The 2012 Sundance Film Festival | Preparations

January. The annual trip to Park City, UT for the Sundance Film Festival. I have attended Sundance since 1998, with a few years’ absence here and there, and I consider it the most important business trip I make all year. By now it is news to no one that the entire independent film business descends upon (or ascends, I guess) Park City for the festival and because of that critical mass, Sundance serves as a sort of convention for the low budget film business, a cold, exhausting convention full of familiar faces and heavy competition among buyers, critics, film programmers and festival organizers for access and the top films at the festival.

This year, I will be covering Sundance on the Filmmaker Magazine blog, so I hope you’ll follow me over there; you can find Filmmaker on Twitter by following @FilmmakerMag, which I assume will post updates. I’ll also be tweeting from my @BRM account.

As for the blog here, I hope to use this as a home for the pictures I’ll be taking; I’ll have my camera in tow and hope to get some great shots of life at Sundance. I doubt you’ll see any celebrities on here, but I hope to post pictures often. The Twitter feed is updated by this blog, so you can grab the RSS Feed or simply follow me on Twitter to keep up with goings on here.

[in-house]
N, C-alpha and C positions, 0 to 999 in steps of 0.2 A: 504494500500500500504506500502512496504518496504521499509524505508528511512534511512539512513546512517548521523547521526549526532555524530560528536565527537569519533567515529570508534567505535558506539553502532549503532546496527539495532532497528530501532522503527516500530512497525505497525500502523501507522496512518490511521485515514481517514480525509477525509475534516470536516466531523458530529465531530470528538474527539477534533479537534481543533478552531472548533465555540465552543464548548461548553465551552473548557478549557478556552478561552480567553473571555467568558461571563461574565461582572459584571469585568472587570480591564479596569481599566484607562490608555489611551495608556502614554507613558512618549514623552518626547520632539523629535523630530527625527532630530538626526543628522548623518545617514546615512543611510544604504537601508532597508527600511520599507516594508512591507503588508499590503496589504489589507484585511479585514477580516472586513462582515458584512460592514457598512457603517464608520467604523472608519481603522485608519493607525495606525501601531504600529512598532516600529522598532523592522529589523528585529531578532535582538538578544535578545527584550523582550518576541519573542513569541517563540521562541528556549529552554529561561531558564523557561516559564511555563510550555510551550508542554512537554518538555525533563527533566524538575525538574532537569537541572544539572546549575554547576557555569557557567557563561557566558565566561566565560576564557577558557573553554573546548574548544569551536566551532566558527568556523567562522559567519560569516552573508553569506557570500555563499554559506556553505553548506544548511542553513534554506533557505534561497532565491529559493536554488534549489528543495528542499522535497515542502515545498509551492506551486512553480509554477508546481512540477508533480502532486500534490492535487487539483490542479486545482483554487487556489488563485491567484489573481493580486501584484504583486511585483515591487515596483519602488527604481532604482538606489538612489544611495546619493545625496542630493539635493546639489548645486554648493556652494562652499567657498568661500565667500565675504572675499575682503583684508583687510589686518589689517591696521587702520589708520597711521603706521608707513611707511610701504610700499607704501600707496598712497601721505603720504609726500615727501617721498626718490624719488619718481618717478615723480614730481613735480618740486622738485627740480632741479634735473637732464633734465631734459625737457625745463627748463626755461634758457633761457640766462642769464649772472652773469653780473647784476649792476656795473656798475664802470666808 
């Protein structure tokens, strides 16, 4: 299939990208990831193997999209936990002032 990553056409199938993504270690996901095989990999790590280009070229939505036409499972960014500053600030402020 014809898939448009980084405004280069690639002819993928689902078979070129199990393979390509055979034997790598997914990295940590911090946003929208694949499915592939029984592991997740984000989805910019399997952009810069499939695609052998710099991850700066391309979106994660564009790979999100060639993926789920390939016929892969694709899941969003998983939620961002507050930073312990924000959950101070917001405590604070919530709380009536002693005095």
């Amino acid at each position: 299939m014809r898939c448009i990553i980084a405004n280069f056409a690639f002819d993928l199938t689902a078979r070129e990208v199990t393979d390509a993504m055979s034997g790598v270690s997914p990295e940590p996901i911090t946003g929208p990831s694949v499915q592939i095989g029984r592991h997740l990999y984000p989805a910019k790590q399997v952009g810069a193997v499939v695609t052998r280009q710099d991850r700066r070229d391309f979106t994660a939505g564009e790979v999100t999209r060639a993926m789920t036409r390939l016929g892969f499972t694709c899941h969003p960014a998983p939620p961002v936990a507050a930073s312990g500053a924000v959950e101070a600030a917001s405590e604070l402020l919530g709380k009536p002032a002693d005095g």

Off to stuff clothes into a bag. Flight in the morning. The adventure begins….again…

The 2012 Sarasota Film Festival Campaign


SEE THINGS DIFFERENTLY
Art by Vince Fraser

Review | Once Upon A Time In Anatolia

Once Upon A Time In Anatolia, the latest film from Turkish auteur Nuri Bilge Ceylan, opens with a shot of an obscured pane of glass, a dirty window leaking light and motion onto its greasy surface. Focus pulls us past the hazy façade and inside the kitchen of an auto repair shop; three men sit together, enjoying a joke and eating some dinner. Outside, a dog barks, drawing one of the men outside with a plate of bones. As the dog enjoys his treat, storm clouds gather overhead, threatening. The sense of dread is palpable; despite the good humor, nothing good will come of this. And nothing does.